The big planting day for both the rain garden and bioretention demonstration area was held last Saturday morning in
Volunteers from Jardin du Lac garden club, Charlie Perkins and Theresa Dunlap from St. Charles County Soil and Water Conservation District, Ann Finklang from Missouri Master Naturalists and the Lake Saint Louis Advisory committee headed by the Director of Public Works, Derek Koestel, with Scott Ellis and Maria King all came together Saturday morning to install all the native plants in both the rain garden and bioretention swale.
Arborist Lorrie Grueber designed both planting areas and had every plant positioned already for us to put into the ground.
With so many helpers, the work was complete in about two hours. Plant name tags will be added soon so anyone interested in installing a rain garden will know what native plants to use.
Stop by and take a look at what a rain garden can look like and how easy it can be to install. There are kiosk signs for each project that explain each type of system, and illustrate what is below the surface and how these systems work.
The new demonstration areas offer educational opportunities for residents and school field trips to learn about the importance of reducing water runoff into lakes and streams. Rain gardens slow water flow, minimize flooding and improve the water quality in rivers and lakes. Rain gardens like this one can be used to reduce your storm water footprint as well as to address soggy or poorly drained areas in your yard.
Planning your own rain garden? Consider these points:
- The size of your rain garden should be 10% to 30% of the square footage of your roof or other impervious areas draining to it.
- Plant rain gardens at least 10 feet from building foundations.
- Plant a rain garden near roof drains to catch water.
- Amending soil with sand and compost greatly improves function.
- Call 1-800-DIG-RITE before you dig to identify any buried utilities
Native plants that can be used in a rain garden are:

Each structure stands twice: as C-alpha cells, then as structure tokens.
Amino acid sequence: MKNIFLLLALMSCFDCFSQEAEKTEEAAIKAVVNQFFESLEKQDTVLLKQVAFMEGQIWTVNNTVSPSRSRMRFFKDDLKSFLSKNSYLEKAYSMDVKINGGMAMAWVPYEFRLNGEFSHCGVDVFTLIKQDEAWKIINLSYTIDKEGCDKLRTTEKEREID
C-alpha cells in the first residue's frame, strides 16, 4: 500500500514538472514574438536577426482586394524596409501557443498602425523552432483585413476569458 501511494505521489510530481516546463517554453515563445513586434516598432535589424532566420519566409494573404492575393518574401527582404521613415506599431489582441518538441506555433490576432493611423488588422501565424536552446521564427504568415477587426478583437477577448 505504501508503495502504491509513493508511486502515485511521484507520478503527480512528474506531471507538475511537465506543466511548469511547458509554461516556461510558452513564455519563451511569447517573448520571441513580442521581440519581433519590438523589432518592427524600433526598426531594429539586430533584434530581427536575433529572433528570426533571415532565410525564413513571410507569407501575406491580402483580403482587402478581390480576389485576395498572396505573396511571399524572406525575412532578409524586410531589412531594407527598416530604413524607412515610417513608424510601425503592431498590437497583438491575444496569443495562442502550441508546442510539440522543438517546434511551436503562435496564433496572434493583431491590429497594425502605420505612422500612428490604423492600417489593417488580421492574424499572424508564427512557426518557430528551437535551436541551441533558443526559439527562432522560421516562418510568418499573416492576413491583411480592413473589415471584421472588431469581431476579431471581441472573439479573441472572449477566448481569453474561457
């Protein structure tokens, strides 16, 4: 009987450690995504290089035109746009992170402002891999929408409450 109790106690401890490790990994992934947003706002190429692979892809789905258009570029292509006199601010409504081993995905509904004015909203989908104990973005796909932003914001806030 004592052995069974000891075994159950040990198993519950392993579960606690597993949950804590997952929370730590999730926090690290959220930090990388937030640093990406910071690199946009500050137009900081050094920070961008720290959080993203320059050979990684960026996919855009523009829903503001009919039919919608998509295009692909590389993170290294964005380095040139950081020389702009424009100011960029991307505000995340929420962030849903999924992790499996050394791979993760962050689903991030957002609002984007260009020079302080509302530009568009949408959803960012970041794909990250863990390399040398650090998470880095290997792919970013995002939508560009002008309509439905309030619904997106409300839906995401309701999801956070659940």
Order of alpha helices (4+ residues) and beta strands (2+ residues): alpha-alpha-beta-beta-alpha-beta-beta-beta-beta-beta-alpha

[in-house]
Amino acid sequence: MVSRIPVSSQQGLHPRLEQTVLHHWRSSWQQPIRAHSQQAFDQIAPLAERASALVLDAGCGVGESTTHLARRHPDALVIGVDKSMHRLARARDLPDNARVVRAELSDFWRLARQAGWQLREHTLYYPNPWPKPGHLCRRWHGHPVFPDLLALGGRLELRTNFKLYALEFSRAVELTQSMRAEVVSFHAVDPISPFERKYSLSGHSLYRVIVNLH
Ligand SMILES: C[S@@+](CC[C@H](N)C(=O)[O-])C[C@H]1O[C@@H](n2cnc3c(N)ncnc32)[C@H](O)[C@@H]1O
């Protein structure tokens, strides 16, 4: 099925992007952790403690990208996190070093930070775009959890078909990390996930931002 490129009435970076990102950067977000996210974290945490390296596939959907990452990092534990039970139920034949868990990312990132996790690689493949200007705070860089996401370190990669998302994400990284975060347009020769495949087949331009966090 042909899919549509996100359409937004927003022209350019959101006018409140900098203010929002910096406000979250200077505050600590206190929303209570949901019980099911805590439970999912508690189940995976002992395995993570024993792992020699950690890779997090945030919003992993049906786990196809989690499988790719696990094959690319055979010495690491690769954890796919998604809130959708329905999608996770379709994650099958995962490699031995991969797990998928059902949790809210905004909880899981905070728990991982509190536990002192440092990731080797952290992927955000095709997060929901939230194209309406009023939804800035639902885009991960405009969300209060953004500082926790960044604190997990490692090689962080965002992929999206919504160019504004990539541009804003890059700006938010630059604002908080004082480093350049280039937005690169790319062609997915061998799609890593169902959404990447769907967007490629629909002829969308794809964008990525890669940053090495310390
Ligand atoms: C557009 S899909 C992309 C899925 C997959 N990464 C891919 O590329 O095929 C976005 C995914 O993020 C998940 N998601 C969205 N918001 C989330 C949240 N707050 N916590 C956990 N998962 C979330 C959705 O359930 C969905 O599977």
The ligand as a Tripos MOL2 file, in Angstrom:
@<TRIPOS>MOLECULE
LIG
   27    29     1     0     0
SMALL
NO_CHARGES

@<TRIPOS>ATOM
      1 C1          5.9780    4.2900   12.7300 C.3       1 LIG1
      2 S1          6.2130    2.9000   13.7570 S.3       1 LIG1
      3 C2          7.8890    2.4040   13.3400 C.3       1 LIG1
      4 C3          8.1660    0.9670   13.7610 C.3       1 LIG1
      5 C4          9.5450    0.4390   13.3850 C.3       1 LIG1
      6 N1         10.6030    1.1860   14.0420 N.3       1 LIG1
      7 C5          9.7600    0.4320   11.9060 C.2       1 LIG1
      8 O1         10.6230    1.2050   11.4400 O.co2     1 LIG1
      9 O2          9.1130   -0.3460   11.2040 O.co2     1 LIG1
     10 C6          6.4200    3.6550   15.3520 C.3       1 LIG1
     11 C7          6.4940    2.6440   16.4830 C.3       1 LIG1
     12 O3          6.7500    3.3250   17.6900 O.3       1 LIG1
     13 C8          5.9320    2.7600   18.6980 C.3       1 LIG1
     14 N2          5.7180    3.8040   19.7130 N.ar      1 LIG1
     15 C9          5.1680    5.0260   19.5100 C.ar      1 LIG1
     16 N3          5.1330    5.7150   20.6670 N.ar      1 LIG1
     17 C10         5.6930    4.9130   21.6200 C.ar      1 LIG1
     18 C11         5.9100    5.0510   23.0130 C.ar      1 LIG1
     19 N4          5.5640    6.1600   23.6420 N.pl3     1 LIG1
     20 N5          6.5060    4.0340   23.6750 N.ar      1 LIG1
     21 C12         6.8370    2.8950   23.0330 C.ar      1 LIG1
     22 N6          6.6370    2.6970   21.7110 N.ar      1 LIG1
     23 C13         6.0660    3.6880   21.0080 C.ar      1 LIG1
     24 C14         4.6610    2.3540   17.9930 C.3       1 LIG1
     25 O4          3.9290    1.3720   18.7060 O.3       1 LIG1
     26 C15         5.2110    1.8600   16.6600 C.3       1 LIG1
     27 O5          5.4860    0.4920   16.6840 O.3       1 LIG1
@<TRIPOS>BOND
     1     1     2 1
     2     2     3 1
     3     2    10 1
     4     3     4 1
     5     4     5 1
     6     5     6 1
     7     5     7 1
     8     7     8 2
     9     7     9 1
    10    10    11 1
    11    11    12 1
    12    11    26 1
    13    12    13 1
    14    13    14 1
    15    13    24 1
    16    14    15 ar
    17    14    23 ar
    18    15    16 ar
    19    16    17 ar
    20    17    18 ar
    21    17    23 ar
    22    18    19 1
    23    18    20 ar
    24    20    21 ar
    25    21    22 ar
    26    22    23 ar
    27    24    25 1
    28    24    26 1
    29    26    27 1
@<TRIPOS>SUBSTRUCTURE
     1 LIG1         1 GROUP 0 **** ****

- Arrowhead Sagittaria graminea
- Buttonbush Cephalanthus occidentalis
- Cardinal Flower Lobelia cardinalis
- Culvers root Veronicastrum virginicum
- False dragonhead Physostegia augustifolia
- Golden alexanders Zizea aurea
- Great blue lobelia Lobelia siphilitica
- New England aster Aster novae-angliae
- Palm sedge Carex muskingumensis
- Prairie blazing star Liatris pycnostachya
- River oats Chasmanthium latifolium
- Squarestem spike rush Eleocharis quadrangulata
- Stiff goldenrod Solidago rigida
- Swamp milkweed Asclepias incarnata
- Tussock sedge Carex stricta
- Wild bergamot Monarda fistulosa
- Southern blueflag iris Iris virginica aherevei
- Zigzag iris Iris brevicaulis
If your local garden center does not carry these plants, go to www.grownative.org to find nurseries that specialize in Missouri-grown native plants. Just click on "Buyer's Guide" then "Find Suppliers" to locate the Grow Native!
A BIG THANK YOU to Lake Saint Louis for taking a pro-active approach to educate residents about the importance of reducing water runoff and improving the quality of water that does flow into the lakes.
If you are interested in gardening, learning about gardening or joining a garden club, stop by the Community Association Clubhouse, the second Monday morning of each month and sit in on a meeting of the Jardin du Lac Garden Club. Meetings start at 9:30 a.m.
If you have a beautifully landscaped yard or have unique garden ornaments that you are proud of and would like to see featured on Patch.com, or have any gardening questions, contact Peggy at Bahrmasel@msn.com.